Project description:The effect of loop length on quadruplex stability has been studied when the G-rich strand is present along with its complementary C-rich strand, thereby resulting in competition between quadruplex and duplex structures. Using model sequences with loop lengths varying from T to T5, we carried out extensive FRET to discover the influence of loop length on the quadruplex-Watson Crick duplex competition. The binding data show an increase in the binding affinity of quadruplexes towards their complementary strands upon increasing the loop length. Our kinetic data reveal that unfolding of the quadruplex in presence of a complementary strand involves a contribution from a predominant slow and a small population of fast opening conformer. The contribution from the fast opening conformer increases upon increasing the loop length leading to faster duplex formation. FCS data show an increase in the interconversion between the quadruplex conformers in presence of the complementary strand, which shifts the equilibrium towards the fast opening conformer with an increase in loop length. The relative free-energy difference (Delta DeltaG(o)) between the duplex and quadruplex indicates that an increase in loop length favors duplex formation and out competes the quadruplex.
Project description:Telomeres, the DNA-protein structures capping the ends of linear chromosomes, are important for regulating replicative senescence and maintaining genome stability. Telomeres consist of G-rich repetitive sequences that end in a G-rich single-stranded (ss) 3' overhang, which is vital for telomere function. It is largely unknown how the 3' overhang is protected against exonucleases. In budding yeast, double-stranded (ds) telomeric DNA is bound by Rap1, while ssDNA is bound by Cdc13. Here, we developed an in vitro DNA 3'end protection assay to gain mechanistic insight into how Naumovozyma castellii Cdc13 and Rap1 may protect against 3' exonucleolytic degradation by Exonuclease T. Our results show that Cdc13 protects the 3' overhang at least 5 nucleotides (nt) beyond its binding site, when bound directly adjacent to the ds-ss junction. Rap1 protects 1-2 nt of the 3' overhang when bound to dsDNA adjacent to the ds-ss junction. Remarkably, when Rap1 is bound across the ds-ss junction, the protection of the 3' overhang is extended to 6 nt. This shows that binding by either Cdc13 or Rap1 can protect telomeric overhangs from 3' exonucleolytic degradation, and suggests a new important role for Rap1 in protecting short overhangs under circumstances when Cdc13 cannot bind the telomere.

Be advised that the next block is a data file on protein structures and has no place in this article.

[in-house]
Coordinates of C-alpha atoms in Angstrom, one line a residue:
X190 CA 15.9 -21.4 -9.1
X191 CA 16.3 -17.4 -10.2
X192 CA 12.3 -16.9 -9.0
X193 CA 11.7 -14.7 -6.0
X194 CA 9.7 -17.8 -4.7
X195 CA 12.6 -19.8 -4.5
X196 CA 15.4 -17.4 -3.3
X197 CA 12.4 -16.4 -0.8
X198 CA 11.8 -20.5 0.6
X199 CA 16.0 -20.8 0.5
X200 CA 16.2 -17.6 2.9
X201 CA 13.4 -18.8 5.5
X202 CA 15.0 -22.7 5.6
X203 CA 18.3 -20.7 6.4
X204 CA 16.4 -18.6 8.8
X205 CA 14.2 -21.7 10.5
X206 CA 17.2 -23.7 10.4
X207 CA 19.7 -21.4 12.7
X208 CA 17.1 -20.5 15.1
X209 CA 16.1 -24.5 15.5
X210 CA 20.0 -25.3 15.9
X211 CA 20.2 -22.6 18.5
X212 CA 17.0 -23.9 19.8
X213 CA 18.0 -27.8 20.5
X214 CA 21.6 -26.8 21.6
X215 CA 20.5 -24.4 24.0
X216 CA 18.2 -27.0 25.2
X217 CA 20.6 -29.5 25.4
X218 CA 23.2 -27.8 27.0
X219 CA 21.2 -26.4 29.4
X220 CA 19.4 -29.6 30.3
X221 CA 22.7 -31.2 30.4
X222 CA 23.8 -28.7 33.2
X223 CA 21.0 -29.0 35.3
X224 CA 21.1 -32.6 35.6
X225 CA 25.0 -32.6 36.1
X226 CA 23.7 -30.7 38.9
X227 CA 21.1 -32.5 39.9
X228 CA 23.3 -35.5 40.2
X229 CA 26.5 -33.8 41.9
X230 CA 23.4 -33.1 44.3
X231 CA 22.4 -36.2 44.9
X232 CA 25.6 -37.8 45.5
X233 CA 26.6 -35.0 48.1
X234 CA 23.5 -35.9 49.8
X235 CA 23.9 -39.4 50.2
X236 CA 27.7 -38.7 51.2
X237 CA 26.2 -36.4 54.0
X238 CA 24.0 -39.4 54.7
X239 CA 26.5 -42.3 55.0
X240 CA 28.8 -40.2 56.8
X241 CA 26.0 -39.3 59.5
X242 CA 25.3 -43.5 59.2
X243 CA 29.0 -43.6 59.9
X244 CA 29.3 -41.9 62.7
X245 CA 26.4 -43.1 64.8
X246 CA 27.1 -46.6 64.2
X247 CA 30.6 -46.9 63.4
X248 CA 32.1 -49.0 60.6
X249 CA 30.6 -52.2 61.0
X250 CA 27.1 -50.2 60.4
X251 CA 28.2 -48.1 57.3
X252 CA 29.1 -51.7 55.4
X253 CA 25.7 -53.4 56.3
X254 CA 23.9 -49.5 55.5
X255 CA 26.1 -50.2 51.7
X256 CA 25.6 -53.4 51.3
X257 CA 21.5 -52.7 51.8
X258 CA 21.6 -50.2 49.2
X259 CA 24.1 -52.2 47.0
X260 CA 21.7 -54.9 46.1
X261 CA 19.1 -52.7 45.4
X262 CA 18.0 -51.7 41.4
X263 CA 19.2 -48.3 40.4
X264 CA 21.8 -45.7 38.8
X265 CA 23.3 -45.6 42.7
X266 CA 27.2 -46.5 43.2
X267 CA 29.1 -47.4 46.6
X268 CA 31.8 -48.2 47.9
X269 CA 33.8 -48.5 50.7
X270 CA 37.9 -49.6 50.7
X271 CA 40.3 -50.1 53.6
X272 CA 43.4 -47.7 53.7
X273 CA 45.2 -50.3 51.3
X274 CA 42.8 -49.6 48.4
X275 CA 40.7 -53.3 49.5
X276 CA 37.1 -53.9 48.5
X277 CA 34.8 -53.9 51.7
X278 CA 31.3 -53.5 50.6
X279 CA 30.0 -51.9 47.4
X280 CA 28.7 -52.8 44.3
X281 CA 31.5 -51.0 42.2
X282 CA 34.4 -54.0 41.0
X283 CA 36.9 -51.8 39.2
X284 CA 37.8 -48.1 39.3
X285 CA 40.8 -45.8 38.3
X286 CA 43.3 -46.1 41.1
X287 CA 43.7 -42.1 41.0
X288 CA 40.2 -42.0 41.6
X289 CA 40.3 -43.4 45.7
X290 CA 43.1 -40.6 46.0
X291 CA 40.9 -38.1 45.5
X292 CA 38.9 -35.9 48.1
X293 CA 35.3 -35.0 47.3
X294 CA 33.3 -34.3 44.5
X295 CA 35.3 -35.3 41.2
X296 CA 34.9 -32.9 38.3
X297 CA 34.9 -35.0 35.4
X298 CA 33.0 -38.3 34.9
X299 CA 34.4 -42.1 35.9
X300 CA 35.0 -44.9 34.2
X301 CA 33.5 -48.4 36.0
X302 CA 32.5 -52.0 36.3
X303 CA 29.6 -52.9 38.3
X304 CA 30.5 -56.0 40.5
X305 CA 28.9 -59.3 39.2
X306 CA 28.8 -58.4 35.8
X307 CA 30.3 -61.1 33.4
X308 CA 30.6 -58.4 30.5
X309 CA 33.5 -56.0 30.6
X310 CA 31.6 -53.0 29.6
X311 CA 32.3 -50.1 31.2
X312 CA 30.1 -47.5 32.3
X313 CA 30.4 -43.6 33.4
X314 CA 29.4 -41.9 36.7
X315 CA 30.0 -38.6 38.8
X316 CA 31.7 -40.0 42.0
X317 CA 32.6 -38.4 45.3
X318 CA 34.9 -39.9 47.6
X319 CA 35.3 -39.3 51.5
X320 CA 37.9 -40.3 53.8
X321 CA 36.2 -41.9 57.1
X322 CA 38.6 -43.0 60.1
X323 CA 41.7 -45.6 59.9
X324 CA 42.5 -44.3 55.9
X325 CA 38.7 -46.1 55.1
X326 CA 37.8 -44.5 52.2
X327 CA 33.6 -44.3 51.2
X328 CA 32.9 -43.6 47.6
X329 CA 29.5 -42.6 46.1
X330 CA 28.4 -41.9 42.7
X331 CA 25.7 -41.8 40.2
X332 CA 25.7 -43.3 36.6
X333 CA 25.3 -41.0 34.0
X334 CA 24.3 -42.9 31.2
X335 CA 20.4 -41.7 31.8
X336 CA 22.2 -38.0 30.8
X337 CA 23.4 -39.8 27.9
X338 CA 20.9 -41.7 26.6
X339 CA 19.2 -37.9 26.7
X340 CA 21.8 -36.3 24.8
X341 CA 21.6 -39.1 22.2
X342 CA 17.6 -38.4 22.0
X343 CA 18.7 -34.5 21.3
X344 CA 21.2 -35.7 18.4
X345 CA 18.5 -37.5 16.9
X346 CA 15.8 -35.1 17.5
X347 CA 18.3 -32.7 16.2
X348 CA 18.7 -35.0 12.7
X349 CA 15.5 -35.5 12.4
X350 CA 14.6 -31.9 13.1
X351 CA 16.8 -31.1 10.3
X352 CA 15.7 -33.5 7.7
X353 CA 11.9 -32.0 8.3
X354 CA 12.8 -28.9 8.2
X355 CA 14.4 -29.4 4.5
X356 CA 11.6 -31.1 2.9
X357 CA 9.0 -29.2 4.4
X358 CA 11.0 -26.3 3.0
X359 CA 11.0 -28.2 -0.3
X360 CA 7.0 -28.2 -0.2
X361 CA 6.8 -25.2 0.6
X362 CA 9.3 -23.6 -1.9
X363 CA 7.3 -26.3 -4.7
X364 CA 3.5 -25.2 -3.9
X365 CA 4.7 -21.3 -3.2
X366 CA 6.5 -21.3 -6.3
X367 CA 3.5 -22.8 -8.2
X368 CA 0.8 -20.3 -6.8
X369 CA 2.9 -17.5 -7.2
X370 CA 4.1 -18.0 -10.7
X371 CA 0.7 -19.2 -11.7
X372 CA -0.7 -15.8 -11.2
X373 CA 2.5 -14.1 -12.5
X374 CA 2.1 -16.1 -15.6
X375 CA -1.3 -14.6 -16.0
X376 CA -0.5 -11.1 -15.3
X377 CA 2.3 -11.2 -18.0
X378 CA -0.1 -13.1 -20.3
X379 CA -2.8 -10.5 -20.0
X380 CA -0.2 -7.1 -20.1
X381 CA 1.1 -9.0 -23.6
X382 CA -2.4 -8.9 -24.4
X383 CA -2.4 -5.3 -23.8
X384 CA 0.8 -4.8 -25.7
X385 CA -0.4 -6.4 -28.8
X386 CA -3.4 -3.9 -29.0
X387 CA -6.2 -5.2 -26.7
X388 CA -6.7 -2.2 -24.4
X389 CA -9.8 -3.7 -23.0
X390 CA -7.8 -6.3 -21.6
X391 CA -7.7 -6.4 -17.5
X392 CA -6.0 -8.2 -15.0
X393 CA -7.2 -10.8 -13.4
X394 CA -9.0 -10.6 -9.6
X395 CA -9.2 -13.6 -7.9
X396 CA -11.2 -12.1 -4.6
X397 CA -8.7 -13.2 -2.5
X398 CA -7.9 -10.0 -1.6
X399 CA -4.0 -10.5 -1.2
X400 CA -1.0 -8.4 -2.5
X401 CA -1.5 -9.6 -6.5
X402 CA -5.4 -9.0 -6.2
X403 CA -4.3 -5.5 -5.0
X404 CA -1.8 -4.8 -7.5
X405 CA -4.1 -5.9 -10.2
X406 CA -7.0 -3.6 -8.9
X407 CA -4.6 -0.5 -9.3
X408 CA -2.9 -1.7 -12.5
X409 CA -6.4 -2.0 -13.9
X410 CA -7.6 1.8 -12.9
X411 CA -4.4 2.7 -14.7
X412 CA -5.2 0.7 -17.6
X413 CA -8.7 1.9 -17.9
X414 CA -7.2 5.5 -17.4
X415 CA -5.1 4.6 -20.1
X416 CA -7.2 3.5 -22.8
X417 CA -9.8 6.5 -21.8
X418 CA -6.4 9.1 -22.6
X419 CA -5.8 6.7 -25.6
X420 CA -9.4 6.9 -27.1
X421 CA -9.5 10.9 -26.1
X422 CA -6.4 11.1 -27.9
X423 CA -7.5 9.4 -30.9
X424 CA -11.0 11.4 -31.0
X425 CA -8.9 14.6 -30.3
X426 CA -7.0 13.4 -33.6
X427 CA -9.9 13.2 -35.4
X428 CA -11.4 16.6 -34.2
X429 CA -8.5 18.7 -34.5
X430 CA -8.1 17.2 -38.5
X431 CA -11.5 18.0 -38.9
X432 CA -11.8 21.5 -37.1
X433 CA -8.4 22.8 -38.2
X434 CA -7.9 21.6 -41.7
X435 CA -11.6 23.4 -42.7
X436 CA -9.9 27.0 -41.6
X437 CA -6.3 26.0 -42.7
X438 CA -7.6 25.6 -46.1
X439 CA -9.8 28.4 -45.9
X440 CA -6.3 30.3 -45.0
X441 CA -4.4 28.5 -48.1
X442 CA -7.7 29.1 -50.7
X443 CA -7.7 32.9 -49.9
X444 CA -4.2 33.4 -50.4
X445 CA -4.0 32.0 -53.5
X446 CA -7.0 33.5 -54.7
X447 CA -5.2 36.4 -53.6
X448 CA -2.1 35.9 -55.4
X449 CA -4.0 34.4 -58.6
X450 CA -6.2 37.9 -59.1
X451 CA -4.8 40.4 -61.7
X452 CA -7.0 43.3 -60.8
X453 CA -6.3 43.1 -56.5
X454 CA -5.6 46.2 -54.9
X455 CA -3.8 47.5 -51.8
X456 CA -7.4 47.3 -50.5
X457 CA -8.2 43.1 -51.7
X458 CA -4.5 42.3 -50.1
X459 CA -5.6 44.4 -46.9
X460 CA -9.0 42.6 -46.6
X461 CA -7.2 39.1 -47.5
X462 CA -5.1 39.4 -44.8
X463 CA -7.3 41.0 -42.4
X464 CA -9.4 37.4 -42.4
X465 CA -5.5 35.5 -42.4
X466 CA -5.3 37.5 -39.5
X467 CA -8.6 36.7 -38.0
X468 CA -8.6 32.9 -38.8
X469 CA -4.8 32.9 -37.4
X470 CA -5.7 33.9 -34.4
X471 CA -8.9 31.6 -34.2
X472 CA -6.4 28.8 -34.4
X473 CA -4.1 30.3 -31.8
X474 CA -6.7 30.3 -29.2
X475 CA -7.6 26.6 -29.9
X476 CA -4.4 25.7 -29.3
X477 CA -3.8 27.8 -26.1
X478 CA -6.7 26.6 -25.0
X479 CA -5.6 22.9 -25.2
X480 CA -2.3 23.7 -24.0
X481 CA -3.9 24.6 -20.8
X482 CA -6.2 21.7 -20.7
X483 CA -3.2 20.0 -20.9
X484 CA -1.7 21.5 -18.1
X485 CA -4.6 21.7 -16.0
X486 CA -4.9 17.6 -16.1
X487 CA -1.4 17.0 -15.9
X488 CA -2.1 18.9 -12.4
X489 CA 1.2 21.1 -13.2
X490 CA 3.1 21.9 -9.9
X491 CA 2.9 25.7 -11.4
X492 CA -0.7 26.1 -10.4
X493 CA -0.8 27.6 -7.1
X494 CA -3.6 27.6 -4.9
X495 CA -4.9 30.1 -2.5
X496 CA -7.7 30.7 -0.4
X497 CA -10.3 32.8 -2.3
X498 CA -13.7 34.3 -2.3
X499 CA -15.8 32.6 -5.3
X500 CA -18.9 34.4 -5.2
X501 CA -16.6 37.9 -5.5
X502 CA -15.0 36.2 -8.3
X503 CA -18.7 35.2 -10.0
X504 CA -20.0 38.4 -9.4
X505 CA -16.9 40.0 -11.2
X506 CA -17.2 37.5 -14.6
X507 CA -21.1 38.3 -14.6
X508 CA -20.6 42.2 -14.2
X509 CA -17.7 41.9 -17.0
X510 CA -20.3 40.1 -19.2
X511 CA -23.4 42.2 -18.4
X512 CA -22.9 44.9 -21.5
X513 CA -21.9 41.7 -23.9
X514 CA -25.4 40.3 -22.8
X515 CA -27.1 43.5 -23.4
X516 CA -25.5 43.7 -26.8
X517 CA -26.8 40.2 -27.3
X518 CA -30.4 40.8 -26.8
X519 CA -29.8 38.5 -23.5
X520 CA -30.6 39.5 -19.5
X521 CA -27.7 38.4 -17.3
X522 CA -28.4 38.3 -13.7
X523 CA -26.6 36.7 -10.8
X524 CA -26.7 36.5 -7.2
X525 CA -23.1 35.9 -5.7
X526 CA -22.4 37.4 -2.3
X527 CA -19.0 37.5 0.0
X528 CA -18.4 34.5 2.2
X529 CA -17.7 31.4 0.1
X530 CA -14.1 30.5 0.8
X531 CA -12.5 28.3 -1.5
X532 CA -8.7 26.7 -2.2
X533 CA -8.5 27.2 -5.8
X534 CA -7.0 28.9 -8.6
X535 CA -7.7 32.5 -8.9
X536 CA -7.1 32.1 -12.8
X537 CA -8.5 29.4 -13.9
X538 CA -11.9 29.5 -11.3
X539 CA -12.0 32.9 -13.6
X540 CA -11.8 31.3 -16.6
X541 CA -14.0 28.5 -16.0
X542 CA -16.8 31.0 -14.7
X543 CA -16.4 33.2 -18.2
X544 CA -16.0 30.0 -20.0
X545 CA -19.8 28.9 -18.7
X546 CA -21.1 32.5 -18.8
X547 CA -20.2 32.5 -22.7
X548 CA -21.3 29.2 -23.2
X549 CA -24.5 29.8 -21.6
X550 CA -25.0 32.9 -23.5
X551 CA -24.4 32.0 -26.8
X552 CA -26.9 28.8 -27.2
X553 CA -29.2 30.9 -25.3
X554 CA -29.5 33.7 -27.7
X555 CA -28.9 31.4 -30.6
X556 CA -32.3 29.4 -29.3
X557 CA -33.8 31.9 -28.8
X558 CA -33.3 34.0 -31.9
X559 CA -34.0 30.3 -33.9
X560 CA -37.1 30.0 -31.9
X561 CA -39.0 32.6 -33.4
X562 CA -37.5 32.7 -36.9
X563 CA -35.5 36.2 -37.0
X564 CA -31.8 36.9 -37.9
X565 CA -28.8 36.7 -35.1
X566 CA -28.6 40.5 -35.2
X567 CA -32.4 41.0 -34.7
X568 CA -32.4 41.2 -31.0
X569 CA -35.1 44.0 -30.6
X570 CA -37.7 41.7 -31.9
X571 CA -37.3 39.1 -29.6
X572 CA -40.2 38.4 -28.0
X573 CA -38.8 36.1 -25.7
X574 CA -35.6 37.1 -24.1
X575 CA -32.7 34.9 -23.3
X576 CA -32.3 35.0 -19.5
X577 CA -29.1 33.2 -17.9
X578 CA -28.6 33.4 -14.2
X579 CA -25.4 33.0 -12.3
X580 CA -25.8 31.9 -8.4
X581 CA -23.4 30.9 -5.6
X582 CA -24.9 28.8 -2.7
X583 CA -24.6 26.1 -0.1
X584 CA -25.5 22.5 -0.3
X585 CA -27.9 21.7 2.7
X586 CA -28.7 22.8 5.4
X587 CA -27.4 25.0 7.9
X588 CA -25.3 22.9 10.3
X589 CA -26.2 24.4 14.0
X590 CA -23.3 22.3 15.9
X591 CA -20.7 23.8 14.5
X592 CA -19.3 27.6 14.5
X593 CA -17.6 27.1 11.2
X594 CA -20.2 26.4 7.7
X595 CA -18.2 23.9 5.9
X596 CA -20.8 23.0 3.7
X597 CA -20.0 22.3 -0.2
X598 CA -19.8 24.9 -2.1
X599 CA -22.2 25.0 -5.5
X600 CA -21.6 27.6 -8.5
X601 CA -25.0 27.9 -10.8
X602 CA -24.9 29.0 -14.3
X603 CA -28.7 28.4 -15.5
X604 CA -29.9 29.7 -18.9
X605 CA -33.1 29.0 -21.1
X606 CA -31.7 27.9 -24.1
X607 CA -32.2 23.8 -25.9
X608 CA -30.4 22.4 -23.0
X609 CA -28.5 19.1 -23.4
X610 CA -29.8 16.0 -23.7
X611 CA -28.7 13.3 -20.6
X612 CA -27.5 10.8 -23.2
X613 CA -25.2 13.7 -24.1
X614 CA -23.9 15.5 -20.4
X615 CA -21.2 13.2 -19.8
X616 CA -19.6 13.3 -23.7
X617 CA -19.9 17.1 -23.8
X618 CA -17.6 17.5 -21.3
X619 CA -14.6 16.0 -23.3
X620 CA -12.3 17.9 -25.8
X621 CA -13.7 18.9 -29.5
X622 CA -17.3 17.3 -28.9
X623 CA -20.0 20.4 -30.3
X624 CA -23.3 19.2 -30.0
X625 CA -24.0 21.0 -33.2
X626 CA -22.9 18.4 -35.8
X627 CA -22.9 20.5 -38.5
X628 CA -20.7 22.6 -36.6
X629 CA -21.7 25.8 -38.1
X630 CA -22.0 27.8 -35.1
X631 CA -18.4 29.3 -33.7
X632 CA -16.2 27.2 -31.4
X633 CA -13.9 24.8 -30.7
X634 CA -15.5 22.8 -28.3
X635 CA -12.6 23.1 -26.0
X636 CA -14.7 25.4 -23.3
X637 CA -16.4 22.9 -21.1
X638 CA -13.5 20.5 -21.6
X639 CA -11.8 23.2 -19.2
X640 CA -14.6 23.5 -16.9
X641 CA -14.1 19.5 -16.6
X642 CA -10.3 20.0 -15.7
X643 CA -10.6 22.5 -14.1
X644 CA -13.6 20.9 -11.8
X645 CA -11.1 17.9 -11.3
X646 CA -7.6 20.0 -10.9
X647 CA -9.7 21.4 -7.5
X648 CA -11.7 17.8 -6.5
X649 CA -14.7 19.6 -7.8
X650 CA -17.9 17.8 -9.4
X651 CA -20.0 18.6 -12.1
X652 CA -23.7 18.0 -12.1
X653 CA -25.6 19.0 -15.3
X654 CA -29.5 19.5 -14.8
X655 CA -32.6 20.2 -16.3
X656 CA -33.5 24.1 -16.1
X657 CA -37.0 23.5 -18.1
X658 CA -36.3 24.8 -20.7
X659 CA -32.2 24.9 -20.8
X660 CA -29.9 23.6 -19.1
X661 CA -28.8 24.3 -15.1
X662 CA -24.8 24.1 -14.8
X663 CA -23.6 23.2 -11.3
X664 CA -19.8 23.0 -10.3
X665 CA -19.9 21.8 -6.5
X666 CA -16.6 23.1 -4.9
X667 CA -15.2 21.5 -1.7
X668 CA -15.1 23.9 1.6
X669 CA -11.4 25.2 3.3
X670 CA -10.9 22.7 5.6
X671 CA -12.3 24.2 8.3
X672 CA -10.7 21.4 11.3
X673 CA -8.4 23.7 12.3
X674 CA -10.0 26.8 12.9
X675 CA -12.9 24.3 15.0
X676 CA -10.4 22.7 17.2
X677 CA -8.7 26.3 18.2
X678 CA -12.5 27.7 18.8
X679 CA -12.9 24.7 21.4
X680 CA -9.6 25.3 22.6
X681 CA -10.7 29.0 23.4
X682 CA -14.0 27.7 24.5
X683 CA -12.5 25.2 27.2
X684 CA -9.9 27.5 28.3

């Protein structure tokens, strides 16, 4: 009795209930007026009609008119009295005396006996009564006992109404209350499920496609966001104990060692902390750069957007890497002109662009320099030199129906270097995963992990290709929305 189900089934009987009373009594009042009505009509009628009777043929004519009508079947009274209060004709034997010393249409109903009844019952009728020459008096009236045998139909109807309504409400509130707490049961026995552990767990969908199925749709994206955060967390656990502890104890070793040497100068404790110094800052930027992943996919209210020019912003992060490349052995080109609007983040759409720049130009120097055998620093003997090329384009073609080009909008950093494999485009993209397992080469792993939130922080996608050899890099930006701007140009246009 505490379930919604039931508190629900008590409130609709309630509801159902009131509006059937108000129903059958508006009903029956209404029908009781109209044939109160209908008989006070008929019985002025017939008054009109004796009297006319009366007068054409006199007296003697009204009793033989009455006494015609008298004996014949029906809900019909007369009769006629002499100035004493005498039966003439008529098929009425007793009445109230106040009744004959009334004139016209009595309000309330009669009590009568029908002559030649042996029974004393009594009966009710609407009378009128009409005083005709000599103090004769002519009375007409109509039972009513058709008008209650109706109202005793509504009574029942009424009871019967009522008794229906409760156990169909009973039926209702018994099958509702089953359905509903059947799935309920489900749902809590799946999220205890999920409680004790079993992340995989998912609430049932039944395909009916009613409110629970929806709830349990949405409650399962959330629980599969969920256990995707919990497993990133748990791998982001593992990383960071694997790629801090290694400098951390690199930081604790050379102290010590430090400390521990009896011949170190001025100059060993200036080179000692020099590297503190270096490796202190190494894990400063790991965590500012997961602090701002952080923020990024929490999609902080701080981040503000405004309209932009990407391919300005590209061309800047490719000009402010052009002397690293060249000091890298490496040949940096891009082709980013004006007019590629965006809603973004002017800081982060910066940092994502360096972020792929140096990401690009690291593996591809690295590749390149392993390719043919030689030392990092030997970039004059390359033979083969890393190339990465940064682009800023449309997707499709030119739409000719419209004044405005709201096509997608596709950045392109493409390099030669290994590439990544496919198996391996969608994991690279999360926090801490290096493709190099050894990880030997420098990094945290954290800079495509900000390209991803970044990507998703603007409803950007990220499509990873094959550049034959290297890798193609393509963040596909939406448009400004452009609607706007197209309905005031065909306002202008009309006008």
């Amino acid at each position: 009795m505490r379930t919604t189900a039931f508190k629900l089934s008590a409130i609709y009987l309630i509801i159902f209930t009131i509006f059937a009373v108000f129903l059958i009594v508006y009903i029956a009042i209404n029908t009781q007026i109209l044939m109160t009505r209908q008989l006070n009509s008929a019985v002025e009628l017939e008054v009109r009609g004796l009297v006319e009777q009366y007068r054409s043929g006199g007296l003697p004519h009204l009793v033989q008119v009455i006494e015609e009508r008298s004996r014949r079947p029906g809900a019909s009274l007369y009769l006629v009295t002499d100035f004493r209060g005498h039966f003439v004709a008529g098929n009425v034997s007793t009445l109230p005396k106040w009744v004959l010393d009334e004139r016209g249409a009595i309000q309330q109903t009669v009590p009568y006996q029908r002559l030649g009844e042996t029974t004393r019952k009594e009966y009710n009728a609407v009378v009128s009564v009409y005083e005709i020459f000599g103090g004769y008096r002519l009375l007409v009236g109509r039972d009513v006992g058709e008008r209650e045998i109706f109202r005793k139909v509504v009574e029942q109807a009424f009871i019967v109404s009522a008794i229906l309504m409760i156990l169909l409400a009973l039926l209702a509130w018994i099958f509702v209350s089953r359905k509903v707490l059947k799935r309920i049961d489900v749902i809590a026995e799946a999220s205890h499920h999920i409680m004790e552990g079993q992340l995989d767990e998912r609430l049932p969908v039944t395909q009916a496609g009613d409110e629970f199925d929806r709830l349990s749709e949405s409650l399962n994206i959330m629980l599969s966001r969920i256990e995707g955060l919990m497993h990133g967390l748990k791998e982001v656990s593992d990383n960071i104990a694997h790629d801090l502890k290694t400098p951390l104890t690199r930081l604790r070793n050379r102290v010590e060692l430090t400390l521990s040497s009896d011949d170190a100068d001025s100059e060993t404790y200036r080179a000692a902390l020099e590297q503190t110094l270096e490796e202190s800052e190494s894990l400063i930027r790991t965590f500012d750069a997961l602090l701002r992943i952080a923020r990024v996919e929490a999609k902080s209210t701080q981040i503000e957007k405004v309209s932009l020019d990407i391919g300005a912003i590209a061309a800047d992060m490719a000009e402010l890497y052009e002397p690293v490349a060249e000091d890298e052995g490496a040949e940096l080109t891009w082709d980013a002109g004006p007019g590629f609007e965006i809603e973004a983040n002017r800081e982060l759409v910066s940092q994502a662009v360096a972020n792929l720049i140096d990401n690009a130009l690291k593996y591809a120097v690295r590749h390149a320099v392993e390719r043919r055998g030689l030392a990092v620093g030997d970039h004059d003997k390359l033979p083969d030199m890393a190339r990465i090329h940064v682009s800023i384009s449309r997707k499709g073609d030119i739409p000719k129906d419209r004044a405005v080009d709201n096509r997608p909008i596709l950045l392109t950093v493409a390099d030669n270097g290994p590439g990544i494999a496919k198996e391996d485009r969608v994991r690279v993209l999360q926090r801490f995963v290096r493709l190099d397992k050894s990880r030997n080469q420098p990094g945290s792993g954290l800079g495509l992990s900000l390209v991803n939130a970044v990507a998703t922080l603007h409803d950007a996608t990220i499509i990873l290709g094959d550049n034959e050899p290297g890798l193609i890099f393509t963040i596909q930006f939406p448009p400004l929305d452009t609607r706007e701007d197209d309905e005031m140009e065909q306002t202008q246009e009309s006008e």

Project description:Helicases unwind double-stranded nucleic acids, remove secondary structures from single-stranded nucleic acids, and remove proteins bound to nucleic acids. For many helicases, the mechanisms for these different functions share the ability to translocate with a directional bias as a result of ATP binding and hydrolysis. Nonstructural protein 3 (NS3) is an essential enzyme expressed by the hepatitis C virus (HCV) and is known to catalyze the unwinding of both DNA and RNA substrates in a 3'-to-5' direction. We investigated the role of nucleic acid binding in the unwinding mechanism by examining ATP-independent unwinding. We observed that even in the absence of ATP, the NS3 helicase domain (NS3h) unwound duplexes only when they contained a 3'-tail (i.e., 3'-to-5' directionality). Blunt-ended duplexes and 5'-tailed duplexes were not melted even in the presence of a large excess concentration of the protein. NS3h was found to diffuse rapidly along single-stranded DNA at a rate of 30 nucleotides(2) s(-1). Upon encountering an appropriate single-strand/double-strand (ss/ds) junction, NS3h slowly melted the duplex under conditions with an excess protein concentration relative to DNA concentration. When a biotin-streptavidin block was placed into the ssDNA region, no melting of DNA was observed, suggesting that NS3h must diffuse along the ssDNA, and that the streptavidin blocked the diffusion. We conclude that the specific interaction between NS3h and the ss/dsDNA junction, coupled with diffusion, allows binding energy to melt duplex DNA with a directional bias. Alternatively, we found that the full-length NS3 protein did not exhibit strict directionality and was dependent on duplex DNA length. NS3 was able to unwind the duplex even in the presence of the biotin-streptavidin block. We propose a noncanonical model of unwinding for NS3 in which the enzyme binds directly to the duplex via protein-protein interactions to melt the substrate.